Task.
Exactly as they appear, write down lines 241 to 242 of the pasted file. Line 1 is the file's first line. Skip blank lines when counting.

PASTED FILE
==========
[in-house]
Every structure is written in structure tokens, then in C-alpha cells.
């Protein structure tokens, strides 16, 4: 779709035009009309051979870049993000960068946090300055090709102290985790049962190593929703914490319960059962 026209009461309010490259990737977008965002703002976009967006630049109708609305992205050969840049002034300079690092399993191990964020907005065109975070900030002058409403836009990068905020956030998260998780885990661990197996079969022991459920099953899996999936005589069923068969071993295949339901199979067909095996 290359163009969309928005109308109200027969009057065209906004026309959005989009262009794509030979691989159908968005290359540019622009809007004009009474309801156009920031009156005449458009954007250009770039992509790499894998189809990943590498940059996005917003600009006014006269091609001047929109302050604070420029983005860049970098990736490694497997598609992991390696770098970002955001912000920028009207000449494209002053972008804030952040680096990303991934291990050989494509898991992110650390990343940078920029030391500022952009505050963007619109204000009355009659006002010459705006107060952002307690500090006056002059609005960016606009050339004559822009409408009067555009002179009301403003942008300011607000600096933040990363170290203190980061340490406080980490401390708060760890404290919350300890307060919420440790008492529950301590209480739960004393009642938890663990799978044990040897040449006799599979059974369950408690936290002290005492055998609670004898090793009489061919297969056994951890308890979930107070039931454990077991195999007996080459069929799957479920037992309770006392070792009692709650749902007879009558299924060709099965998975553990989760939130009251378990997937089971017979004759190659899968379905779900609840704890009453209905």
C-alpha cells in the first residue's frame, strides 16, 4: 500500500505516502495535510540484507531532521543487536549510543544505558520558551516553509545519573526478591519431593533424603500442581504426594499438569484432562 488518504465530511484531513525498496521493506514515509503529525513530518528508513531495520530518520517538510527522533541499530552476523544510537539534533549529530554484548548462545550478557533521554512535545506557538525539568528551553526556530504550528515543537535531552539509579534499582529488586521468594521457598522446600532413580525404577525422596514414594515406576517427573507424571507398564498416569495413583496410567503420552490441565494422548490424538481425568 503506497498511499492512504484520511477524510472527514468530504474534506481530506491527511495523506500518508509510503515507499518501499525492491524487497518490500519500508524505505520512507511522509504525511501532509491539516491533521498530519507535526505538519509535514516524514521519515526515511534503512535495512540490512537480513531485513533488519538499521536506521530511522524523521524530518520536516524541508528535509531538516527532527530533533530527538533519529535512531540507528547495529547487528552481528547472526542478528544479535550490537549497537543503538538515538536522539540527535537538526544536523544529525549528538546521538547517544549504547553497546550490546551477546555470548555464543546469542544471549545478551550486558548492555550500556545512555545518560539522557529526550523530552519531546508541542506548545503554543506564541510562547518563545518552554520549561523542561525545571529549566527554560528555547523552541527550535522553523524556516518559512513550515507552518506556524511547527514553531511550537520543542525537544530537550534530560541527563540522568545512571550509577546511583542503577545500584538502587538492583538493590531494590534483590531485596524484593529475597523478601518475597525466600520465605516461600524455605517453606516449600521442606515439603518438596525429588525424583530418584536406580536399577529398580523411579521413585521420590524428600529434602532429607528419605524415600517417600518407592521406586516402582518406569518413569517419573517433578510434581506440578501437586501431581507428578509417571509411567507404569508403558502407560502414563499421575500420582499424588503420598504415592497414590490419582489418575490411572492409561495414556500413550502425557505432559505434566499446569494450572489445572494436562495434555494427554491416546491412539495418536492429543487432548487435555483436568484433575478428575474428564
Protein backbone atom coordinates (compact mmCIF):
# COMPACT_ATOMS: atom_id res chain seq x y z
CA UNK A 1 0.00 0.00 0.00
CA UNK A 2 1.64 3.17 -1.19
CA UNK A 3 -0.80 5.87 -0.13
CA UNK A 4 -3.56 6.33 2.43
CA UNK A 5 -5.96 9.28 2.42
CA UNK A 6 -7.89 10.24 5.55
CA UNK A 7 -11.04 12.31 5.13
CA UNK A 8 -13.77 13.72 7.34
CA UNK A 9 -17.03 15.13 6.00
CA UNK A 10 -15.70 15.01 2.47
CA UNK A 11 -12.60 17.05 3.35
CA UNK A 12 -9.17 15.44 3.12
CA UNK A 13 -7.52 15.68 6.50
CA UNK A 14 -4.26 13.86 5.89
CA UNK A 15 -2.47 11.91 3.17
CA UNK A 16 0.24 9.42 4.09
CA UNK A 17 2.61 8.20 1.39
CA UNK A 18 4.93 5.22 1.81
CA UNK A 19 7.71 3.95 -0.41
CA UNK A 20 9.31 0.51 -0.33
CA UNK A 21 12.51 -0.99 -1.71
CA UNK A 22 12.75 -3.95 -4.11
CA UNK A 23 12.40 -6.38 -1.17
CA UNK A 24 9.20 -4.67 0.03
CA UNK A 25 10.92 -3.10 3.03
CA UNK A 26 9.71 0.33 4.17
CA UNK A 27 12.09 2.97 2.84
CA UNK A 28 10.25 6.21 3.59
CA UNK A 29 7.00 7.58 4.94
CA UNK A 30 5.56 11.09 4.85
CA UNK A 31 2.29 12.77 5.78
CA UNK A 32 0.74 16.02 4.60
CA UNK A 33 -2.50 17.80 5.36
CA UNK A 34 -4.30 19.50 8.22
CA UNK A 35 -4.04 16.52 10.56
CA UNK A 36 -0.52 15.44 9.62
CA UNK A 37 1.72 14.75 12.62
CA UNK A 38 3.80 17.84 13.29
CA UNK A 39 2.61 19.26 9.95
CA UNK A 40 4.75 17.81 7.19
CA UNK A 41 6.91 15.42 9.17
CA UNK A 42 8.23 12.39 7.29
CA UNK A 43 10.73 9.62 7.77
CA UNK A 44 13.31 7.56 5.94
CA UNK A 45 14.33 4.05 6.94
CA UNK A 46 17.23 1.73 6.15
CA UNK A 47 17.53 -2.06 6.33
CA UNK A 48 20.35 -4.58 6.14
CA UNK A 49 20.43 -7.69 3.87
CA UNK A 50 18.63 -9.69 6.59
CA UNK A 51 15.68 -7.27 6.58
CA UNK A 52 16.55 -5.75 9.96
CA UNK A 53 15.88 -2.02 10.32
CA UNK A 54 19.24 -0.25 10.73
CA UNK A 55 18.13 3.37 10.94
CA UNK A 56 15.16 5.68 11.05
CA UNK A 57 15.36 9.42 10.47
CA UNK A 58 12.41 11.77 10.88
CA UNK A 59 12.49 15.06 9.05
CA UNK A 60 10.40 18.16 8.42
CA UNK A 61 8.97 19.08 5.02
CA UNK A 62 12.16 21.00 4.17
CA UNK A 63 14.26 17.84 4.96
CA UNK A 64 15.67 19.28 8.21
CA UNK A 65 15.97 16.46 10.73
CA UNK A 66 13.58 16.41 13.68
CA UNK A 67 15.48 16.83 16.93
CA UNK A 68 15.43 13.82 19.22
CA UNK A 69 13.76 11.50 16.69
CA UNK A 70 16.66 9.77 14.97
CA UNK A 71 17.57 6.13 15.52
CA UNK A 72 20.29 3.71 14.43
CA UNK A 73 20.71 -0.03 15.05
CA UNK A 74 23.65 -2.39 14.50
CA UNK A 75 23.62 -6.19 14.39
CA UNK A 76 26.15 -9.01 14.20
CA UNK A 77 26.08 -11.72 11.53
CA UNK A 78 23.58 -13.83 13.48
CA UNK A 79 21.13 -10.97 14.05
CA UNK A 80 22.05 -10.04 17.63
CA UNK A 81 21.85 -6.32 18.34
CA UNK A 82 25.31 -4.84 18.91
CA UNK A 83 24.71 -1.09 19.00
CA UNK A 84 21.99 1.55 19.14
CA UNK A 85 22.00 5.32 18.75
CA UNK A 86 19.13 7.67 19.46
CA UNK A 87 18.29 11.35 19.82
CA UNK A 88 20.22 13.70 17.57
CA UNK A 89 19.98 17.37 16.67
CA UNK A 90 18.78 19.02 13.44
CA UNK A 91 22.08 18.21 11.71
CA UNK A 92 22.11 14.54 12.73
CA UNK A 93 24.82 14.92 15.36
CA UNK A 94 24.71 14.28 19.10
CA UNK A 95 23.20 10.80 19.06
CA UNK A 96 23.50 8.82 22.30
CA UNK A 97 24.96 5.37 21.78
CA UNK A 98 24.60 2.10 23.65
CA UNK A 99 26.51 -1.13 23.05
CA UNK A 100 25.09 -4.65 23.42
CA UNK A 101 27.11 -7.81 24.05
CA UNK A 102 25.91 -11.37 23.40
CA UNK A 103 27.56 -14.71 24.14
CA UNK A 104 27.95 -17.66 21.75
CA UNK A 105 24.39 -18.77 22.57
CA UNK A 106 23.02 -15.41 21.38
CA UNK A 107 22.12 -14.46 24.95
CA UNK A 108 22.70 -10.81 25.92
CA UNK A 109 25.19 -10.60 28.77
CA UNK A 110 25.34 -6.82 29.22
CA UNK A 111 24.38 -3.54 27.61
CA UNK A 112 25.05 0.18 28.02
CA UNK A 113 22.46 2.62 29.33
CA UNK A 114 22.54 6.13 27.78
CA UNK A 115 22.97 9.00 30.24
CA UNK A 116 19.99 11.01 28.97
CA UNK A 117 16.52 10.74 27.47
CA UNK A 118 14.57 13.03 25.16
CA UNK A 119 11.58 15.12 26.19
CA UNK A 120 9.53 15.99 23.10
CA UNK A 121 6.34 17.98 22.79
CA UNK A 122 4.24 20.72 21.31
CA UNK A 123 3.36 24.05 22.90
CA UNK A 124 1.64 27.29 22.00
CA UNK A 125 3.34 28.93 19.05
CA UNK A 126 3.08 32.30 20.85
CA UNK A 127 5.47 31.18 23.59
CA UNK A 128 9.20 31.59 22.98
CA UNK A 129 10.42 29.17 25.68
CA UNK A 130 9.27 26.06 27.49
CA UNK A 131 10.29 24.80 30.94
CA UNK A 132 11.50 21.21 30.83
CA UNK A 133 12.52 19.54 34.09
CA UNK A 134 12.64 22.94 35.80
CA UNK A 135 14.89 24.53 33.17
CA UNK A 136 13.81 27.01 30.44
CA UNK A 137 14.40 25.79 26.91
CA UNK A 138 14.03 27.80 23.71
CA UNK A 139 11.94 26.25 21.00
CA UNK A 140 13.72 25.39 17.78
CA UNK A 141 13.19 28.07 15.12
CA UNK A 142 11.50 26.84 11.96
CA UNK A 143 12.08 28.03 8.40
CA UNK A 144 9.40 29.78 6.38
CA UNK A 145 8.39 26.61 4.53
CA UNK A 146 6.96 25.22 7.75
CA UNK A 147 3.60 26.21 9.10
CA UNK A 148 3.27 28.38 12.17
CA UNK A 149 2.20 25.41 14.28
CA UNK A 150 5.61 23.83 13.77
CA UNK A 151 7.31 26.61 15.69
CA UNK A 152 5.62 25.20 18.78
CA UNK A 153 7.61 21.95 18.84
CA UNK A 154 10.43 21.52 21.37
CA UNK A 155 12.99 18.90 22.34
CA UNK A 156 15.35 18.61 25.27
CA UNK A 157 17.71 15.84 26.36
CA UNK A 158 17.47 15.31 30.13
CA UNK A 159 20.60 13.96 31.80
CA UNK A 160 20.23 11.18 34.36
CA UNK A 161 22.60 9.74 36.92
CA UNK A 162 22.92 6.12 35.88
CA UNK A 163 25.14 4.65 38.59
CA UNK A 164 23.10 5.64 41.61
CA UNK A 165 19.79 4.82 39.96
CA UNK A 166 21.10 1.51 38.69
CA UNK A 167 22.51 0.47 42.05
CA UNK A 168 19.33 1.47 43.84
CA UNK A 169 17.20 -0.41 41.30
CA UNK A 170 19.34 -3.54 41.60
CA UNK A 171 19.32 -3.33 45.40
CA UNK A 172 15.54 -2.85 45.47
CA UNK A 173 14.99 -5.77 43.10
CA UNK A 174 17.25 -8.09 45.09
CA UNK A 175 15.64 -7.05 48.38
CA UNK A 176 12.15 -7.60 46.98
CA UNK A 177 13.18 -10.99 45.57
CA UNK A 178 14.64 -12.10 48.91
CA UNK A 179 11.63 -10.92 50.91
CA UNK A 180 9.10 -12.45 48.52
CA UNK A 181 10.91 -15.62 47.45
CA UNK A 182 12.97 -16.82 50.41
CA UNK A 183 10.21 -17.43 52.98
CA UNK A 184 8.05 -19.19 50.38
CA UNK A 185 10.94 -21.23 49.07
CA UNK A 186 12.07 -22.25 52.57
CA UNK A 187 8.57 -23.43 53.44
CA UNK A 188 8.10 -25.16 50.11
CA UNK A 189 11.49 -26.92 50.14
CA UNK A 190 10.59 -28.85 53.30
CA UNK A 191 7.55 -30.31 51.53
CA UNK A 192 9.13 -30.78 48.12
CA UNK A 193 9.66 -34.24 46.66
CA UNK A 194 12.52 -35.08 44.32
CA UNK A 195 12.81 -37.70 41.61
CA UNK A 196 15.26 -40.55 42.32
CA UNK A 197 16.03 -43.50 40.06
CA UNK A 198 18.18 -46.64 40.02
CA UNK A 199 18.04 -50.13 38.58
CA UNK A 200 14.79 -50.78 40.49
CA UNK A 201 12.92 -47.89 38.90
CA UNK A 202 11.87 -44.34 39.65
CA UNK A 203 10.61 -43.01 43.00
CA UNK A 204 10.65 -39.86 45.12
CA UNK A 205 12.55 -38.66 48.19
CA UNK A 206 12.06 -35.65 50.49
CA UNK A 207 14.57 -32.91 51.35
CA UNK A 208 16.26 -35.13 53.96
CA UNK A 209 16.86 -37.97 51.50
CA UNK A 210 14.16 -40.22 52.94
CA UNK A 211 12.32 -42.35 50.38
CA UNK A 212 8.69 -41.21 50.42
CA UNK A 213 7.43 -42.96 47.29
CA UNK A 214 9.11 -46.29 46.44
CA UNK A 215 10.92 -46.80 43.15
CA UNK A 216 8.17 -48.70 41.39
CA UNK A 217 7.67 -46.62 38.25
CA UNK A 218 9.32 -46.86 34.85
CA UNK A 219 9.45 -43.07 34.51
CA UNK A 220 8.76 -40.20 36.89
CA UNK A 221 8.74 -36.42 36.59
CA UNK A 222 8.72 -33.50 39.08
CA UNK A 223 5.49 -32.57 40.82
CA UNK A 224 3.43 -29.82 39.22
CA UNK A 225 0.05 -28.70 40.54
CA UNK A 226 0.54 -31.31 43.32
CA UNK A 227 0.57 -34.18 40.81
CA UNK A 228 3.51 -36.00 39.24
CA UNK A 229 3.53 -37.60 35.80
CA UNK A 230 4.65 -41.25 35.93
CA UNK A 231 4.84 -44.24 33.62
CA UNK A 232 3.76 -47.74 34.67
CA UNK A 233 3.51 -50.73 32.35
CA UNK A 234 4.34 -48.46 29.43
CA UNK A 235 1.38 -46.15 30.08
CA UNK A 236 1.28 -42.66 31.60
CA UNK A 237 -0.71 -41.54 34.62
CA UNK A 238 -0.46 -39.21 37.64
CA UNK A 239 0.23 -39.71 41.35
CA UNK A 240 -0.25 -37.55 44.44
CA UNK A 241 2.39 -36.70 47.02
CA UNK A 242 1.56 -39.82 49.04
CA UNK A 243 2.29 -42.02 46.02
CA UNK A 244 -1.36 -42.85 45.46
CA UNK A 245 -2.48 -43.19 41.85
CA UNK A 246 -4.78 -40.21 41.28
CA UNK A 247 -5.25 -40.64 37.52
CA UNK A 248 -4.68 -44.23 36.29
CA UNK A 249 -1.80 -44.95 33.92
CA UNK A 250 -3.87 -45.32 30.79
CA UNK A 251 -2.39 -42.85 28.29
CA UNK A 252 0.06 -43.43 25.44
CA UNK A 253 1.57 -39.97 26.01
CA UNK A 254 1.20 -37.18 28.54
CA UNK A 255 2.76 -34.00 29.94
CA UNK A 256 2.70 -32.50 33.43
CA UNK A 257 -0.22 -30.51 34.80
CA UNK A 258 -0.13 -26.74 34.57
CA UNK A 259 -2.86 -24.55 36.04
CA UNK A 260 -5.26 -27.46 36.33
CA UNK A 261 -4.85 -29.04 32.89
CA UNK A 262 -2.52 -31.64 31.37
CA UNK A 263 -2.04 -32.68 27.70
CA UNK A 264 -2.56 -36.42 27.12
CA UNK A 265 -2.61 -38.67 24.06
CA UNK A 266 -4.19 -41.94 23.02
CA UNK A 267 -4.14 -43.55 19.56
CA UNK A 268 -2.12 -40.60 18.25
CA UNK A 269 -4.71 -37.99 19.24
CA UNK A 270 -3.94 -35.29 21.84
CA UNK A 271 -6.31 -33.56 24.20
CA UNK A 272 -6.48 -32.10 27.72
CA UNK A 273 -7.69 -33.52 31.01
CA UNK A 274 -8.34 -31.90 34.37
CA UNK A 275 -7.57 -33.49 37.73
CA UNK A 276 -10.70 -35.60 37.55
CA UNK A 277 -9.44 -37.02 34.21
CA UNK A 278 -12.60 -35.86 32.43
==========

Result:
CA UNK A 235 1.38 -46.15 30.08
CA UNK A 236 1.28 -42.66 31.60